When I venture downtown on a Saturday, it almost breaks my heart to see Main Street devoid of people. There are almost no people on First Street, either.

Wow!

Who would have thunk it?

Back in the 1920s, 1930s and 1940s, half the county would be in town doing something. There was a lot of good grocery stores in town and Saturday was the day to stock up on groceries for the following week.

That drew a lot of people to town.

Another big draw was the movies. There was the Madison and State Theatres, which were packed on Saturdays. I remember a long line at the Madison Theatre waiting to see Will Rogers in "Steamboat 'Round the Bend."

Behind the State Theatre on the corner of Third and Main Street there was a putt-putt golf course. I remember vividly my Uncle Coleman Edwards practice swinging and hitting me in the jaw.

Ouch!

On Irvine Street there was a six-lane duck pin bowling alley owned by Norris Lynn Manuel which was located in a building that was on a lot that is now city hall parking. I loved bowling and I was one of his best customers.

Good memories.

I vaguely remember a big pin bowling alley that was in the basement on Main Street between the Madison Southern Bank and the State Bank. That was in the late 1920s or early 1930s.

First Street was also a very busy place on Saturdays.

On the north corner of Irvine Street and First Street was a creamery. Behind it was a grocery store I believe was Cowans.

The police station was across the street from it.

In front of the police station on Irvine Street, the fire station was located close to where the jail is now. Upstairs over the fire station there were bedrooms. Edwin West and I resided there for several years while we were in college. The room was free, as we were on call to jump on the firetruck and go to the fires. The city fire protection then was handled by volunteer firemen and over half our volunteers were World War II veterans.

Exciting time of life.

Another room was for County Judge Parks, which was upstairs over a legal office on the north corner of Irvine and First Street.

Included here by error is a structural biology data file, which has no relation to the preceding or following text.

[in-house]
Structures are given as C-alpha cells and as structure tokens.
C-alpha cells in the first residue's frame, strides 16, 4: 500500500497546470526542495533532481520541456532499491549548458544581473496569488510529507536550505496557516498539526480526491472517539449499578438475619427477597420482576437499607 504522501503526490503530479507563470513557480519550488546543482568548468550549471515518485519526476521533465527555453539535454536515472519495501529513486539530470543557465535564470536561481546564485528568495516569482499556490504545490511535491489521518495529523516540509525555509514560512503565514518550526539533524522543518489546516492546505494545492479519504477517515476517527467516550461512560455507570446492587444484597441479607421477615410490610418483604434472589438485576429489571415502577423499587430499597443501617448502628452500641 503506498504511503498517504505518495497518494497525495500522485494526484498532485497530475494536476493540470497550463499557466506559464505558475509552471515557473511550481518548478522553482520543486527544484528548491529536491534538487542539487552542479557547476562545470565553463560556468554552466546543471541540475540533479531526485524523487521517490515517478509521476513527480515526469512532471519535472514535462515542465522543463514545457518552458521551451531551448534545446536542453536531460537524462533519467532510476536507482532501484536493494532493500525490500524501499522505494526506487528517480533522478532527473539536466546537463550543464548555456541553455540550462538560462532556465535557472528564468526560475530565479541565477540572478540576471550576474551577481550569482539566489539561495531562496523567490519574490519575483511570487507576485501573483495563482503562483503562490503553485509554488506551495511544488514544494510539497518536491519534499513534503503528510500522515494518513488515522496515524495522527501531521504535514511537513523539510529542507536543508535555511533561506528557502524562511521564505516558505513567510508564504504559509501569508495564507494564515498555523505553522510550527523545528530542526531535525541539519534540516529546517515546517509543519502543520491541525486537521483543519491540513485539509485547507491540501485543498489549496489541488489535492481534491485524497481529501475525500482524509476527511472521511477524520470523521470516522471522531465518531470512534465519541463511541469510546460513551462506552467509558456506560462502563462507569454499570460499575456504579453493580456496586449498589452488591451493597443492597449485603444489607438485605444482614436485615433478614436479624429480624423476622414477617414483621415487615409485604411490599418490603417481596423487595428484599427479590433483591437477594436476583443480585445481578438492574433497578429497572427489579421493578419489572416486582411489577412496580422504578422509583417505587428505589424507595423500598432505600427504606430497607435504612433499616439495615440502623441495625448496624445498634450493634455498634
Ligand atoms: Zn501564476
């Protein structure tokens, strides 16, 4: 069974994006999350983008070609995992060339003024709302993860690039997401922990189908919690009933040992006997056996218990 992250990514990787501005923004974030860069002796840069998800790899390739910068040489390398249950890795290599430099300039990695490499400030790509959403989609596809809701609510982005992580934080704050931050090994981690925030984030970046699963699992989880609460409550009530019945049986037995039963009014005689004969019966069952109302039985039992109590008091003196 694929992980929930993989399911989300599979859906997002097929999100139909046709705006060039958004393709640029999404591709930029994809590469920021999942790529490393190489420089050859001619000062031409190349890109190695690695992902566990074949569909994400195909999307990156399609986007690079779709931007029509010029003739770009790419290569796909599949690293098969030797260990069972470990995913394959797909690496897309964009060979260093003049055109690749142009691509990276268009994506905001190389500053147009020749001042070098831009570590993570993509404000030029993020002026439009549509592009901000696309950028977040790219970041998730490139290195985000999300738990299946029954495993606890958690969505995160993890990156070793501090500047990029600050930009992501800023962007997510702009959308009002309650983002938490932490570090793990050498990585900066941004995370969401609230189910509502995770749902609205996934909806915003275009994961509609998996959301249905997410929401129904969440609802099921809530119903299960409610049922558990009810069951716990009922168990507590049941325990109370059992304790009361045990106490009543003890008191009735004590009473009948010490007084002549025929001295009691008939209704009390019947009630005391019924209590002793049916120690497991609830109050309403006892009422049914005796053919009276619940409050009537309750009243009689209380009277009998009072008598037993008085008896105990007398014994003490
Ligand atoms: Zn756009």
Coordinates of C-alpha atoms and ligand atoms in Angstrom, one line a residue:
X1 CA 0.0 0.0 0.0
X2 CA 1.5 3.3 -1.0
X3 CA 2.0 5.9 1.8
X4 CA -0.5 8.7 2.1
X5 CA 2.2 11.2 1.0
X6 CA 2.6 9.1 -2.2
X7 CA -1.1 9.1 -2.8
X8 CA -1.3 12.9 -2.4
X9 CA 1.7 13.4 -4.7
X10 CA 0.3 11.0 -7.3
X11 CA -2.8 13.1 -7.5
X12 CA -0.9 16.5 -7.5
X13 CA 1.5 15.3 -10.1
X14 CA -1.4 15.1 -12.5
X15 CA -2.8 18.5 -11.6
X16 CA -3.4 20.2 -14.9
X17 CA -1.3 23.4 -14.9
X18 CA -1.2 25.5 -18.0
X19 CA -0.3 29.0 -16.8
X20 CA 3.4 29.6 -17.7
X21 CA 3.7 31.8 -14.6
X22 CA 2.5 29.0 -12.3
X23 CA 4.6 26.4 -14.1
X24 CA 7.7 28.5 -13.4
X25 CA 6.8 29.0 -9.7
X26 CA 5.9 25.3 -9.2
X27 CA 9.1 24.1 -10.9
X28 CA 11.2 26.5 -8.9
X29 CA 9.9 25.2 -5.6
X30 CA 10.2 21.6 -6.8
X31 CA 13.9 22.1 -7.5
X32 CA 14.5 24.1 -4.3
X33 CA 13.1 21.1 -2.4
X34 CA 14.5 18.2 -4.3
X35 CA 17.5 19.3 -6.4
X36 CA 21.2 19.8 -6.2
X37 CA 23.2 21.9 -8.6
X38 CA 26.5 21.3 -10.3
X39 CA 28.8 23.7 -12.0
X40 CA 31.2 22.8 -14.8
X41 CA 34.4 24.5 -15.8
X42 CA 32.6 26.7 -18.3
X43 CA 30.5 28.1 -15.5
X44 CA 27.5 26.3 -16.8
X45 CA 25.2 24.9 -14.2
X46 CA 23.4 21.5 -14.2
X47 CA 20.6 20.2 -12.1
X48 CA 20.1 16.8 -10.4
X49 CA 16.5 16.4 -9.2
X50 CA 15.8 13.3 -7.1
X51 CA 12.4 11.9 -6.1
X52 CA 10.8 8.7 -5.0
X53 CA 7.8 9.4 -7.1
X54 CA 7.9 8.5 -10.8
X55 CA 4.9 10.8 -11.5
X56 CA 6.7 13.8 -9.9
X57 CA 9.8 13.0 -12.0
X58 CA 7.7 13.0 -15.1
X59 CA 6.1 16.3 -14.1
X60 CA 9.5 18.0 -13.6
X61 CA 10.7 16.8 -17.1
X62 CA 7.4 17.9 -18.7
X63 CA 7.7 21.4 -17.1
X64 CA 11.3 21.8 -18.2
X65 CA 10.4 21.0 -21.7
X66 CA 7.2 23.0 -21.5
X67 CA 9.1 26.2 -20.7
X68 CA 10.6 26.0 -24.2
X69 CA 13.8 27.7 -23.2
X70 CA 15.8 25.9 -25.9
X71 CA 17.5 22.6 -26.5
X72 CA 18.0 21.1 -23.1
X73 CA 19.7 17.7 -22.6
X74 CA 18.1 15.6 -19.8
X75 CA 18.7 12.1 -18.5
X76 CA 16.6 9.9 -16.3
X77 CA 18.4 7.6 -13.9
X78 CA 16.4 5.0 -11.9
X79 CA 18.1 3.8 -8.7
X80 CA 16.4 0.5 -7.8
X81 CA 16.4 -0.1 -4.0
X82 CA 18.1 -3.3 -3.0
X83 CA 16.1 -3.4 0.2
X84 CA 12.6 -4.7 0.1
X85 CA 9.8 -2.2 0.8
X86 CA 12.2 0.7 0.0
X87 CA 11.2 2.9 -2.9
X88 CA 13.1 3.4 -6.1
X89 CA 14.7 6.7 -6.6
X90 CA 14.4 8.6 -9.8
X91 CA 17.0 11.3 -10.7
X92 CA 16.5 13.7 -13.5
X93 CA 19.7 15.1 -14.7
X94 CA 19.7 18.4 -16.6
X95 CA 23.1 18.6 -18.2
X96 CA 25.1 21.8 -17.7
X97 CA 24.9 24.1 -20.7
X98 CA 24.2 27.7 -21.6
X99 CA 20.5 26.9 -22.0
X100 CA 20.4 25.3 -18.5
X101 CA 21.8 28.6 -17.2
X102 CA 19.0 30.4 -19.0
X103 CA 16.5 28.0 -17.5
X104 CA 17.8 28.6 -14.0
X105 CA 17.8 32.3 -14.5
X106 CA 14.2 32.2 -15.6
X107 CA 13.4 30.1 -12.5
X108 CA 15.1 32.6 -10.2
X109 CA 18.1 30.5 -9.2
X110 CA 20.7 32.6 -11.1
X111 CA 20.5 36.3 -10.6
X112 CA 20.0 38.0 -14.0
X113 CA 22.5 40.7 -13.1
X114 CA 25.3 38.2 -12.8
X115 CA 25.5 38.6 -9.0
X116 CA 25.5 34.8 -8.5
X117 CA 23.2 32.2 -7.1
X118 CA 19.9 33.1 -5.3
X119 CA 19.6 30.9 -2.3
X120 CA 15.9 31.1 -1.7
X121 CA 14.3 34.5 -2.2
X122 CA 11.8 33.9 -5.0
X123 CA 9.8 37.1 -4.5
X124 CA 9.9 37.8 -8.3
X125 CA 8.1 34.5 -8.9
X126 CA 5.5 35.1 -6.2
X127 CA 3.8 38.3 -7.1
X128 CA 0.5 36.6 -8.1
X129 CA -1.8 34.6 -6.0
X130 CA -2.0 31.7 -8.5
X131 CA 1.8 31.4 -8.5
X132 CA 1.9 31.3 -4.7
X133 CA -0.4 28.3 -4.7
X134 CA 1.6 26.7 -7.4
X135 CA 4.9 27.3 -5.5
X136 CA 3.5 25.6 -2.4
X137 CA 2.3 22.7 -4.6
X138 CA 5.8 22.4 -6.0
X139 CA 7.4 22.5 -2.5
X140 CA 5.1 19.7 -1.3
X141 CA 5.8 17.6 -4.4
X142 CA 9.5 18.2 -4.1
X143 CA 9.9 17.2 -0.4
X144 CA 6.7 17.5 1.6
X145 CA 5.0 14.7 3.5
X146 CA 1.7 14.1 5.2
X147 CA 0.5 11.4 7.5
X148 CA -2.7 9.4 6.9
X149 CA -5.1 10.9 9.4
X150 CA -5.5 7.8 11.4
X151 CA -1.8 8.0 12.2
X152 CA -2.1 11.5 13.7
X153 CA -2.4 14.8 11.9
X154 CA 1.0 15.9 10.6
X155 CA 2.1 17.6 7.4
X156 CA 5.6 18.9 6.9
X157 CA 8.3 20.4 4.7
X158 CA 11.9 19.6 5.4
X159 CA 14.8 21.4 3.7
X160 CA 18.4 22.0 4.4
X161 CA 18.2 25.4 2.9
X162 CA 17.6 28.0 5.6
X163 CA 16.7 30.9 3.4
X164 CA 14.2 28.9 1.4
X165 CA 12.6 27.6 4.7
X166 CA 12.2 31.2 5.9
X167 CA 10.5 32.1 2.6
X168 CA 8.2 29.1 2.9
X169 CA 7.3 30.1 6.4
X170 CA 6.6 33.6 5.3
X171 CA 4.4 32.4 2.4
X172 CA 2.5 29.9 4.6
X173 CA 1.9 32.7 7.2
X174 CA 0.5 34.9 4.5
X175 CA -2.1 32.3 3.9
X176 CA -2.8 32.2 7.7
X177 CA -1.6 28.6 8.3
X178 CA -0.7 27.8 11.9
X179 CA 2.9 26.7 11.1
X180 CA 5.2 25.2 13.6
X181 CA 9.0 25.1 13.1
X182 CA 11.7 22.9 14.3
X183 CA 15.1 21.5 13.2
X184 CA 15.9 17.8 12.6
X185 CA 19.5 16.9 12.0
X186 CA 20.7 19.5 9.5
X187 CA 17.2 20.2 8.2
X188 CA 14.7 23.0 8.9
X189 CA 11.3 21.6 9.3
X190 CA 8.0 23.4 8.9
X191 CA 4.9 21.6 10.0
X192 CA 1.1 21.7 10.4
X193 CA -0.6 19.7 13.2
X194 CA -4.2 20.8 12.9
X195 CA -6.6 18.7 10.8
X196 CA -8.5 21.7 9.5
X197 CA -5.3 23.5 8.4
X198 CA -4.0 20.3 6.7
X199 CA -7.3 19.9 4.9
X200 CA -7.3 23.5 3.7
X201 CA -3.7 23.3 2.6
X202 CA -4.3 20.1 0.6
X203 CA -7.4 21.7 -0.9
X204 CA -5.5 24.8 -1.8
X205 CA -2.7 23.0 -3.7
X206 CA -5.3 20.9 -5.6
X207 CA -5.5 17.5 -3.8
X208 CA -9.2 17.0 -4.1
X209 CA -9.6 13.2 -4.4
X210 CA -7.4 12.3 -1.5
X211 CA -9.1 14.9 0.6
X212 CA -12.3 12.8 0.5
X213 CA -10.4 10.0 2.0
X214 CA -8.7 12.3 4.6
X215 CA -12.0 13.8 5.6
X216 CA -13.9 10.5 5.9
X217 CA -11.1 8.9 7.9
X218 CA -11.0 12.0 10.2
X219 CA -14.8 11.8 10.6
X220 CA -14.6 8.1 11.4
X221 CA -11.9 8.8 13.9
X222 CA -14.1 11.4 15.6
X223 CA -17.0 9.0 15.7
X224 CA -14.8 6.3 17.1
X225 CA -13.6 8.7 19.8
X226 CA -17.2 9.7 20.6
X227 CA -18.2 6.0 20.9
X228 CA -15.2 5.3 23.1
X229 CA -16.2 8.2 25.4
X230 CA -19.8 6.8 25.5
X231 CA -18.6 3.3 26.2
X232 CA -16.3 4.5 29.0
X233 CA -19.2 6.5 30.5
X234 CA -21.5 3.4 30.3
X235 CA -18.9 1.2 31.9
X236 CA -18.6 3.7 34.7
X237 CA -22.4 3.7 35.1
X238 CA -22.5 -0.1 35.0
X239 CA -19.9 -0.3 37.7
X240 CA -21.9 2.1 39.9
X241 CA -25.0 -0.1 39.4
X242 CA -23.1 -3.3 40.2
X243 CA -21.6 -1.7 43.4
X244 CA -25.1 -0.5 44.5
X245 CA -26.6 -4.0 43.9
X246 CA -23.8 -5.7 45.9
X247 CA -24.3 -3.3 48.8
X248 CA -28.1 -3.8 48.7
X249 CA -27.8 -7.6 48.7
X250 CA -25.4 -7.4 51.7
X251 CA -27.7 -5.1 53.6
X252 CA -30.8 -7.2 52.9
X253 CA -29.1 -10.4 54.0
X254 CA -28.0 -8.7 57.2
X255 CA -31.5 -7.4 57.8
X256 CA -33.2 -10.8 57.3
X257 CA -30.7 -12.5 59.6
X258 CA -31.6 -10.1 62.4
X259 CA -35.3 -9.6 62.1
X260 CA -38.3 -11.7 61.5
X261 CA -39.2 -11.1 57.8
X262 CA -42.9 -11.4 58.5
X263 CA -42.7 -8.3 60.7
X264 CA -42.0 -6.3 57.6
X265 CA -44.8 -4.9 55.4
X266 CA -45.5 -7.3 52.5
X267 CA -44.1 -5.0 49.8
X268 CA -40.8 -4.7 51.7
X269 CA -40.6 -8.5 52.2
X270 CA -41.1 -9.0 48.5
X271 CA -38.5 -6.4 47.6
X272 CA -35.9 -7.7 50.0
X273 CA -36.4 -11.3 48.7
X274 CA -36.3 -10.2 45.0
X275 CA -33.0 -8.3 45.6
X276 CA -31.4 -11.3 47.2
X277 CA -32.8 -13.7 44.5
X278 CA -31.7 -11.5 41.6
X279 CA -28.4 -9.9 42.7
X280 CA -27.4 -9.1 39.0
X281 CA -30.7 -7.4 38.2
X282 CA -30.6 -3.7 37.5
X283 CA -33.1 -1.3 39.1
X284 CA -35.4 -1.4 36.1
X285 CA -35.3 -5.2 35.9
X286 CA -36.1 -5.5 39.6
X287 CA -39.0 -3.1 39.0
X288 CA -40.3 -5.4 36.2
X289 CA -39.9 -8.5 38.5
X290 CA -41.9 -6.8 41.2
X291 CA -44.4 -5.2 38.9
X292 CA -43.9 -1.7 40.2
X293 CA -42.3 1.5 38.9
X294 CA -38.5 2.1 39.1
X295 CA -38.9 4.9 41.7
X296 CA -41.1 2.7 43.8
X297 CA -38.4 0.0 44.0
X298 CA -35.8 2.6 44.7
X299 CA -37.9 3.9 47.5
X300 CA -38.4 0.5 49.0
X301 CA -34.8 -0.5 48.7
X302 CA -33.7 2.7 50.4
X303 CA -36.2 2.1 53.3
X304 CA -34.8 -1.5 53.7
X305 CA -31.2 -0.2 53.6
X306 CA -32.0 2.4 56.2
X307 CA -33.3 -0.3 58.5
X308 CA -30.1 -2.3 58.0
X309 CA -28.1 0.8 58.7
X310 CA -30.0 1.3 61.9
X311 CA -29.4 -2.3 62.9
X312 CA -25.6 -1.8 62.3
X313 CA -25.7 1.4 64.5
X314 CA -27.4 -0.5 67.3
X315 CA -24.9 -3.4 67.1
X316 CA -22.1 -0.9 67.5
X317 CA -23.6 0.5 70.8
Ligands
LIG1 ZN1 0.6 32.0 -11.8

On the south corner was Cooney Neff's bar. I remember the beautiful marble bar in his place. I delivered a paper there when I was a paper boy.

Going further south on First Street there was a fish market, café, two pool rooms and a furniture store on the corner of Main and First.

Crossing Main Street, the next corner was McKee's ladies clothing store where they sold stylish women's clothes.

Behind McKee's on First Street was the old Richmond Armory used during World War I. This was later a skating rink and then was Bluegrass Plumbing and Heating.

Across the street on the corner of First and Water there was a three-story building. On the bottom floor was a popular restaurant and the top floor was Speck's Lounge and Gaming Parlor.

Speck Young was a mighty nice person. He helped a lot of people.

First Street was a gamblers paradise, with bookies upstairs over some of the businesses and card games in the back of the pool rooms and bars.

It is rumored that Jim Black lost a fortune to some crooked bookies on the horse races. The Black family once owned the block between Moberly Avenue, Broadway, Second and Third Streets.

Wow!

I lived across the street on Second Street and saw a lot of the Black family.

I remember seeing a horse racing along a pasture on Broadway, and a pretty electric car come through the gate on the corner of Second and Moberly during their good times. Their beautiful home is still located behind the Redi-Mart on the corner of Second and Moberly.

In the summer, I can remember the police sitting outside the station on First Street across from Cowan's grocery as there was no air conditioning then.

Ouch!

Another attraction in Richmond was the ice cream factory on Main Street next door to Canfield Motors. There was generally a line of people waiting to get served their heaping ice cream cones. Their milkshakes were delicious and the banana splits awesome.

A couple of stores away from the ice cream parlor was Berthoff's Bakery, which served up top notch baked goods.

Their crème puffs were delicious!

One big reason downtowns have quit thriving is the big mega-market stores like WalMart, Kroger's, Meijer and others have moved most shoppers to the outskirts of town where it is easier to get in and out of the stores.

I miss the old way of life, but as Bob Hope would say, "Gone but not forgotten."

Call to WWII veterans

In last week's article, I asked for all World War II Veterans to write or call me.

I have had a pretty good response and received four World War II veterans, but I know there are more out there. So, if you know of one give my cub reporter, Carolyn, a call at 859 248-4273. I would like to get us all together and talk. You can also email me at glenmorejones@gmail.com

I received a nice note from World War II veteran Neil Parke (Navy). Harold Richardson Jr., also sent me a nice note.

Thank you both.

Mahalo.

Goodbye, Pat

On a sad note, Madison Country Club lost one of their most loved members, Pat Brandenburg.

Pat has been a member in the real sense of the word. She was there for events and volunteered countless hours checking people in for golf and being a goodwill ambassador.

We will miss this lady very much.

Final thought

In the final analysis, it is not what you do for your children, but what you have taught them to do for themselves that will make them successful human beings -- Ann Landers.

Until next time … live, love, laugh and learn, Glenmore

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